Westminster Venue Collection dazzled event buyers at a glittering showcase on Monday evening.
Entitled ‘WowMinster’ the event at BAFTA 195 Piccadilly, offered event planners the chance to meet and network with 36 of London’s finest venues while enjoying a range of mouth-watering delights.
Guests were treated to crispy pork skins with pulled ham hock and honey-roasted pumpkin foam, seeded cracker with carrot hummus and beetroot gel and mini BAFTA shepherd’s pie tartlets. Sweet treats followed the canapés and bowl food with cinnamon doughnuts served with spiced hot chocolate sauce, salted caramel and apricot jam and lime leaf and chocolate fudge brownie with popping candy.
During her welcoming address Rachel Azzopardi, chair of Westminster Venue Collection, said: “Our annual showcase gives time-poor event organisers an opportunity to meet face-to-face with our incredible range of venues. The unique and eclectic mix of the collection means our showcase provides a real insight into the breadth of our offer. From fashionable townhouses and unique private members’ clubs to luxury hotels, celebrated attractions, historic institutes and societies Westminster Venue Collection has it all.”
BAFTA 195 Piccadilly’s David Lean Room was transformed into a splendid backdrop using equipment from Thorns Furniture & Catering Hire. Viva Live Music’s saxophonist provided a sophisticated undertone while some event professionals even had their faces painted by London Facepainters.
As the evening drew to a close, a range of experiences were up for grabs in a prize draw featuring scrumptious afternoon teas and three course meals at various member venues as well as tickets to the Alexandra Palace Fireworks Festival and the Ice Bar.
Ilenia Simonelli, operations and product executive of Sovereign Tourism said: “The event was fabulous. It was very enjoyable, well organised and informative – the food and drinks were also delicious. It was great to learn and discover the different venues in the Westminster area and we very much hope we can use some of them for our groups!”
Church House has found a cost-effective way to reduce its carbon footprint by having all its waste coffee grounds recycled by a bio-bean factory.
During the large number of meetings, training sessions and seminars taking place throughout the year, the venue serves thousands of cups of fresh coffee every week.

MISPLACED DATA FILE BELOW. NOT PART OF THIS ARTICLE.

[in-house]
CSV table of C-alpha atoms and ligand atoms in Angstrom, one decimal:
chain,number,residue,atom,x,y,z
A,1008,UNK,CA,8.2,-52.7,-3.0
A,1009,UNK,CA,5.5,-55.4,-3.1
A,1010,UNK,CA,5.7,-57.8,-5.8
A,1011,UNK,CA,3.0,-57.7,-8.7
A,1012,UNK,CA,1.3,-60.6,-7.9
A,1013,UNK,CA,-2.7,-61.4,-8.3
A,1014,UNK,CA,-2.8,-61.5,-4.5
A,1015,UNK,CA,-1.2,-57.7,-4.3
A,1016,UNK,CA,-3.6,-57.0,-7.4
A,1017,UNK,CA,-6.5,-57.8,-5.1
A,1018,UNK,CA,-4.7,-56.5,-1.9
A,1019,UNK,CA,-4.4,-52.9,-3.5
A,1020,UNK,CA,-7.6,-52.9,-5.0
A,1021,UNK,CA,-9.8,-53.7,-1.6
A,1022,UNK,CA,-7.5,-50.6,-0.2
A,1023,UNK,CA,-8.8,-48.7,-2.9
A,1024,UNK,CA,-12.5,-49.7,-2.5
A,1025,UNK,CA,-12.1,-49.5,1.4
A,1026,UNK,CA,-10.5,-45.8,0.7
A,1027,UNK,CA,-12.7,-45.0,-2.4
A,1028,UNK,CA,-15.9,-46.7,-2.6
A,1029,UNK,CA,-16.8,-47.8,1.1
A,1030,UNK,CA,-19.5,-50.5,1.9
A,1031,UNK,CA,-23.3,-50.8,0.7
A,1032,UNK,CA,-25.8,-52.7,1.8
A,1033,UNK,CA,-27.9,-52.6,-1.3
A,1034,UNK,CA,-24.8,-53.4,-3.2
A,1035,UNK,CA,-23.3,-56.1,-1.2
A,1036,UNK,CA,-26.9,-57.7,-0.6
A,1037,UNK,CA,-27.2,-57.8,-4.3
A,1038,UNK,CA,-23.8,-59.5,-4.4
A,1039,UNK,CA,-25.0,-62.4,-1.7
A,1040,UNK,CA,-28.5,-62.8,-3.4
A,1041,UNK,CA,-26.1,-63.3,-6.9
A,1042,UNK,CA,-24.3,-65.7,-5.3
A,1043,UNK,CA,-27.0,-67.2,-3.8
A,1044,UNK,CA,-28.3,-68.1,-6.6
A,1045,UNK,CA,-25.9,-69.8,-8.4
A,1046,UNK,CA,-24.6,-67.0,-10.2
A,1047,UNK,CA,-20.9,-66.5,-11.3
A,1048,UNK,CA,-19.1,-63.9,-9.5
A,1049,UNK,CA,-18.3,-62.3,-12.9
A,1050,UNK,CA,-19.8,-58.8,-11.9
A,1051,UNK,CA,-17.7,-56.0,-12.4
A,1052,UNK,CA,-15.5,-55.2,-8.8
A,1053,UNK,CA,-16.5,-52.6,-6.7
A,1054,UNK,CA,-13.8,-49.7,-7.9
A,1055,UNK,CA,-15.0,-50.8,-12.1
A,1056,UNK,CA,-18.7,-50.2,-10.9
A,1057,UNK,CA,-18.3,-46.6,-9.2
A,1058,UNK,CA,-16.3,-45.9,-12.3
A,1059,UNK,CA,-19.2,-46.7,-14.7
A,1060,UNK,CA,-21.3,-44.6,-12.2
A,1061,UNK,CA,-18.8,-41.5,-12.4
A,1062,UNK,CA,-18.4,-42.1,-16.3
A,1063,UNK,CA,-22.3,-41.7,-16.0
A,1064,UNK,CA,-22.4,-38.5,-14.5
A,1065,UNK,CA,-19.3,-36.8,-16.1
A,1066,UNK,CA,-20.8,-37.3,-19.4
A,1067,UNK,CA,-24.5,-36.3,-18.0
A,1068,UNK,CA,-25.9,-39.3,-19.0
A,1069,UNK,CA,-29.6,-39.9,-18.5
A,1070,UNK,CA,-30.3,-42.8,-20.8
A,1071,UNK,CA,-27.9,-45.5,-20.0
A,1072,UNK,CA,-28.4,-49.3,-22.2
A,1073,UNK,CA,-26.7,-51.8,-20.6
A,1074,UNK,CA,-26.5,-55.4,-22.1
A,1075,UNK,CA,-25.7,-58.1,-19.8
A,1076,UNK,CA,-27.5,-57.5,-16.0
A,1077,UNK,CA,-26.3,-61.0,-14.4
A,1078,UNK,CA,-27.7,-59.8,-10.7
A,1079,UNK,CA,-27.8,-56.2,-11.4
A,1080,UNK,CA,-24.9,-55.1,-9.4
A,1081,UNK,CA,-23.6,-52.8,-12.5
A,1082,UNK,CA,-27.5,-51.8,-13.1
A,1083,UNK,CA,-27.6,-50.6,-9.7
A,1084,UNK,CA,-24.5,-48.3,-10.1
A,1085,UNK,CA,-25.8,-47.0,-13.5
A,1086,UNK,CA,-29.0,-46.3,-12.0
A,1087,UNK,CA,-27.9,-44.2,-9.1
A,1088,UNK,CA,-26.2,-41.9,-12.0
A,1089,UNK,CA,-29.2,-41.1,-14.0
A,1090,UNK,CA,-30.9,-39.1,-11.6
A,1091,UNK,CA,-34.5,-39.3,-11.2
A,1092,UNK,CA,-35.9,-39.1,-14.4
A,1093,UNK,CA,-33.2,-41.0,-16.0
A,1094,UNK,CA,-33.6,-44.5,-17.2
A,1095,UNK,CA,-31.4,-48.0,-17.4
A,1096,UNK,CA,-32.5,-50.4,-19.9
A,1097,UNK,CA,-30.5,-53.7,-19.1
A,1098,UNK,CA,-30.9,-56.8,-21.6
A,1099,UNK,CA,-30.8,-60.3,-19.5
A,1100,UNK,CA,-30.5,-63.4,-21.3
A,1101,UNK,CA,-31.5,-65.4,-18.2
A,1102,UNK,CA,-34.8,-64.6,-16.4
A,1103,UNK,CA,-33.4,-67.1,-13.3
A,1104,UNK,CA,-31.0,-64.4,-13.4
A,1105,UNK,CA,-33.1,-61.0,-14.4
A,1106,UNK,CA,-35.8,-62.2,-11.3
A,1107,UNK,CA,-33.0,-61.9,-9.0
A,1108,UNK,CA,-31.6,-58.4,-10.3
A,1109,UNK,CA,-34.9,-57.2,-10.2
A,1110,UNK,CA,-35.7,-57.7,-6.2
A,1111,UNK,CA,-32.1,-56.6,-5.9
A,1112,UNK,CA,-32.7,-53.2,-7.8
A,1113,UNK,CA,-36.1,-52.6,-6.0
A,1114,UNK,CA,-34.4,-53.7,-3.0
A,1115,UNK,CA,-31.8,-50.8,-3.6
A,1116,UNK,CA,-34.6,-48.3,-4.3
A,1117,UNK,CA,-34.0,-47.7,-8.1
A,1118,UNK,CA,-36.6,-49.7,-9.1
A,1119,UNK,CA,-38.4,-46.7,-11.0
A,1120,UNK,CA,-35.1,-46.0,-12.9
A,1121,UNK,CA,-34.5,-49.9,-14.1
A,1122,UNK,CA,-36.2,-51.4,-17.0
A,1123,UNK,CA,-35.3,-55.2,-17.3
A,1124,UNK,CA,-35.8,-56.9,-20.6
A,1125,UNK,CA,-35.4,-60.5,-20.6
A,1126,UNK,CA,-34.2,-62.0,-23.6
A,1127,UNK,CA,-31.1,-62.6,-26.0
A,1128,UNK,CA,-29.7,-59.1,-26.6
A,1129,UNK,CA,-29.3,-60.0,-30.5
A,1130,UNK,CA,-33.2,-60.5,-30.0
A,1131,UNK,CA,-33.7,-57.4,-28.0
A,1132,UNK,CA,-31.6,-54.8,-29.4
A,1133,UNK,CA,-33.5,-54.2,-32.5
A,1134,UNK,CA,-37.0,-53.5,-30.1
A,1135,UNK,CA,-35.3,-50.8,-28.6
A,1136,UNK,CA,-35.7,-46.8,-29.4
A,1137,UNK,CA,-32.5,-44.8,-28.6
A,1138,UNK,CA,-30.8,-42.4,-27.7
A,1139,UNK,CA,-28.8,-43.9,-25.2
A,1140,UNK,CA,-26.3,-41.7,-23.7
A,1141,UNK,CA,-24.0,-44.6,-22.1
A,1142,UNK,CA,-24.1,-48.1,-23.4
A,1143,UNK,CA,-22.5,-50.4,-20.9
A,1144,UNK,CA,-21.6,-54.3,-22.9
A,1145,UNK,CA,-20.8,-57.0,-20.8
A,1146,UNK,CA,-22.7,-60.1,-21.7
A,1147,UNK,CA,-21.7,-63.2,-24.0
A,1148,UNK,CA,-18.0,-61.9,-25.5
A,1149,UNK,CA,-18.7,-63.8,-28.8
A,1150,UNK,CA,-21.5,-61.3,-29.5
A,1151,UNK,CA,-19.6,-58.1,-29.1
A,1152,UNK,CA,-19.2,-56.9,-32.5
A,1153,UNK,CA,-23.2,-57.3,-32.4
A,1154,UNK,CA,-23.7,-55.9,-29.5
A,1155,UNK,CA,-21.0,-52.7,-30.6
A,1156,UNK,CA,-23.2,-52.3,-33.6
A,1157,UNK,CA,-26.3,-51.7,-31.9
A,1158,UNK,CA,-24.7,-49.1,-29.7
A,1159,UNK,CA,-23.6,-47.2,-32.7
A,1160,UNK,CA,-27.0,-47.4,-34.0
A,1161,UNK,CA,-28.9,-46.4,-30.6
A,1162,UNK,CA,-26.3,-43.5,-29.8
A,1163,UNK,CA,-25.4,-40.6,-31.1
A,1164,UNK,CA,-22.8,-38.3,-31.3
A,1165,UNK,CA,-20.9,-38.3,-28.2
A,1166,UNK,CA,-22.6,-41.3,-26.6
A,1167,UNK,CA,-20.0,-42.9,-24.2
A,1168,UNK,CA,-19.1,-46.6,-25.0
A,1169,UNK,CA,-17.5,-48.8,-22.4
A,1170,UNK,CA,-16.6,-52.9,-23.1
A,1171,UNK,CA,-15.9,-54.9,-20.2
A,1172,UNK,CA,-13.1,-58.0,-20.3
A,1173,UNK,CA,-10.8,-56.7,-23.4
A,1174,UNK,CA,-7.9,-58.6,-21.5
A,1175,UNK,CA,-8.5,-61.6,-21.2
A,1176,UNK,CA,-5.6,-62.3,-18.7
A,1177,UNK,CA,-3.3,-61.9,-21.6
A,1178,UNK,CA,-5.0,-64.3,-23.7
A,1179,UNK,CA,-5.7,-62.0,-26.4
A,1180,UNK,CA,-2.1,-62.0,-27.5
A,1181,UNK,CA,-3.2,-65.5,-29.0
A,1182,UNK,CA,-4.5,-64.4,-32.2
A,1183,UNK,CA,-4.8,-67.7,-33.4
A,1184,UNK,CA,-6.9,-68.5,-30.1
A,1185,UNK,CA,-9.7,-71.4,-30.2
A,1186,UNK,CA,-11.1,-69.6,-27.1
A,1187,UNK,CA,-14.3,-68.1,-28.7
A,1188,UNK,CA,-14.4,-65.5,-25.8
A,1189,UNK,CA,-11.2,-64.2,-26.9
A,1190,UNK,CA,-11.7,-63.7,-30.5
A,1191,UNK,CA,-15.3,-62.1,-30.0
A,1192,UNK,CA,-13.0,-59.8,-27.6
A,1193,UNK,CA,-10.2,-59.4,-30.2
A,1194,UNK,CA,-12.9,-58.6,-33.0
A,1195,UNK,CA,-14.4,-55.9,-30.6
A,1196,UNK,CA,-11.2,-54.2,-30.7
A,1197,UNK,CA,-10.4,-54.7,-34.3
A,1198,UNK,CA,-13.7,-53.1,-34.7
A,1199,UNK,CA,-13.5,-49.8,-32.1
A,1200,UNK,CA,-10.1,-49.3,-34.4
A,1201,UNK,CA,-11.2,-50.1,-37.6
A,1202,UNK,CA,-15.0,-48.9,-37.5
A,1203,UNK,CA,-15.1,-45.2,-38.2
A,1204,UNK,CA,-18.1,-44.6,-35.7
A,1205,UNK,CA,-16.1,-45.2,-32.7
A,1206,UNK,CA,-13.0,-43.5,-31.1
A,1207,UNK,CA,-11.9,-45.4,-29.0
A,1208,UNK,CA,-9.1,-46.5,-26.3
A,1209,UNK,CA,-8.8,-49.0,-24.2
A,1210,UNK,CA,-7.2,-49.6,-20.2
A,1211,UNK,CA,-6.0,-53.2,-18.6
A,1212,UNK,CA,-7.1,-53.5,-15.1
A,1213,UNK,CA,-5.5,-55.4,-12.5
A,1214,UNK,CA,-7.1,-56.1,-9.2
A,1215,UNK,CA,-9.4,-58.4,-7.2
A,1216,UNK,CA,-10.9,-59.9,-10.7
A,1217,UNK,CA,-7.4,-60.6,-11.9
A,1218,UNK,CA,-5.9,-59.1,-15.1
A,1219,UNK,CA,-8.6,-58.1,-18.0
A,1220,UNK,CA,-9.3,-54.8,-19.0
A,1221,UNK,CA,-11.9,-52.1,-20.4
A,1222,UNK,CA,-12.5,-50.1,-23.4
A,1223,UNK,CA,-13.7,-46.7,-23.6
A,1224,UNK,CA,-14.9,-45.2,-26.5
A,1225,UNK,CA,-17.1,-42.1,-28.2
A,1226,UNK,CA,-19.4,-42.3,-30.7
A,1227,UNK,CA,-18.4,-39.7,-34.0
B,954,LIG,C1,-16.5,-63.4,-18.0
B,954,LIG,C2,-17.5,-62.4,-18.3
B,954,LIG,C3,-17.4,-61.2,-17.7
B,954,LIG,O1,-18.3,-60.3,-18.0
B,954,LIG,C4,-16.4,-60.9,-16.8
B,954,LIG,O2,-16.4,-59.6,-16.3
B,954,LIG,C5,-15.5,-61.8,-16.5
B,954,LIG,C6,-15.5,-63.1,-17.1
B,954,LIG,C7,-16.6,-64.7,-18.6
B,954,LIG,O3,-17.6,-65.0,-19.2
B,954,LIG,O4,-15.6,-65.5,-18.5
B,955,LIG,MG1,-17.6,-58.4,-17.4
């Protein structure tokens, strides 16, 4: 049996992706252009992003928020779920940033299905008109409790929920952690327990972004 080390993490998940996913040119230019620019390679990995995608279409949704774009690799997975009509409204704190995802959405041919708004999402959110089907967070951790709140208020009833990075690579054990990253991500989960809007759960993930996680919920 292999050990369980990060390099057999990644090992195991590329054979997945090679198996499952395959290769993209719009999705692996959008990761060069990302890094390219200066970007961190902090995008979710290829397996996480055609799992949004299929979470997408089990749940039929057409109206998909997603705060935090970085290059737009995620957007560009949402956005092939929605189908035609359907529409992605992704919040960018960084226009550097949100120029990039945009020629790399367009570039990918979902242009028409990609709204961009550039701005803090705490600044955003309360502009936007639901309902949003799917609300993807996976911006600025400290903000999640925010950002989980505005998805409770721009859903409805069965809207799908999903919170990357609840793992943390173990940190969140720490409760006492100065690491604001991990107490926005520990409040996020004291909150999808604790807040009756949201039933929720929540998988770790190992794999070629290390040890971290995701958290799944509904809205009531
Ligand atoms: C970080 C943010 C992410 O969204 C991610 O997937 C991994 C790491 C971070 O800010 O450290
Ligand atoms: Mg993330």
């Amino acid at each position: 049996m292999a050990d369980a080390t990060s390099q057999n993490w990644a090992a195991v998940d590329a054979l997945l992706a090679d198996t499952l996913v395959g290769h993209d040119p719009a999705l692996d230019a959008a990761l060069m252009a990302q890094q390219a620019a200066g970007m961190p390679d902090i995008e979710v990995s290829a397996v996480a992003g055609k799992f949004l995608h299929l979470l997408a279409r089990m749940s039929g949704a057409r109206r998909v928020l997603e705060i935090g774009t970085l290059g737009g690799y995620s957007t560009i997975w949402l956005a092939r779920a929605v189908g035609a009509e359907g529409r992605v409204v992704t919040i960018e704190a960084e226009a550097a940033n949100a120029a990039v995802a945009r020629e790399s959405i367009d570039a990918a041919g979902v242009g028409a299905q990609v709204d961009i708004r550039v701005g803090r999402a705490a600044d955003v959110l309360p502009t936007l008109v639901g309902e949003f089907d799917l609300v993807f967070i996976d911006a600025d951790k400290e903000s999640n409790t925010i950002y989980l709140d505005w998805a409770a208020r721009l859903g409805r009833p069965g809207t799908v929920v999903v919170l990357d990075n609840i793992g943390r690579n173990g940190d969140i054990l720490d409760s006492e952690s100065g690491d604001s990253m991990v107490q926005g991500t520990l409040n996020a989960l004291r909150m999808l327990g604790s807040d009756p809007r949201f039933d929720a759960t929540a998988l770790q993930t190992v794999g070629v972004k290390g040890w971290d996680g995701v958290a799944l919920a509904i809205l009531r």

What happens to the waste coffee grounds? A specialised treatment process now produces bio-fuel pellets which is then used to power bio-mass boilers.
Recycling waste coffee grounds prevents waste going to landfill and incineration. Every year in the UK 1.8 million tonnes of CO2 emissions are generated by coffee waste disposal. By recycling the coffee waste, the venue is not only improving its environmental credentials but also reducing its carbon output as bio-fuels are carbon neutral and their use displaces fossil fuels.
Church House Westminster is committed to working in a sustainable way and minimising the venue’s impact on the environment. It also holds a silver award for Green Tourism.
A thought-provoking new exhibition has launched at IET London: Savoy Place showcasing women in STEM (science, technology, engineering and mathematics).
The new exhibit in the Mountbatten Exhibition room celebrates the current winners and finalists of the IET’s Young Woman Engineer of the Year (YWE) Awards, highlighting the breadth of engineering in today’s society.
Guests and delegates to the venue can also see what initiatives the Institution of Engineering and Technology (IET) is working on, including its recent #SmashStereotypesToBits campaign, the Portrait of an Engineer photography series as well as its work to highlight the inspiring career paths and amazing achievements these women engineers have accomplished.
The exhibit in the Watson-Watt room is a retrospective display of women in engineering and their contribution to the field sharing the rich history of women in engineering, celebrating the trail blazers, women on the move and discoveries made by women.
20 Cavendish Square has offered one of its meeting rooms as a base for donors while the NHS refurbishes its busiest donor centre for blood transfusions.
Every donor plays a vital role in making sure hospital patients get the blood that they need and the vital expansion to the centre will not only improve the donor experience but will enable thousands more donations to be collected.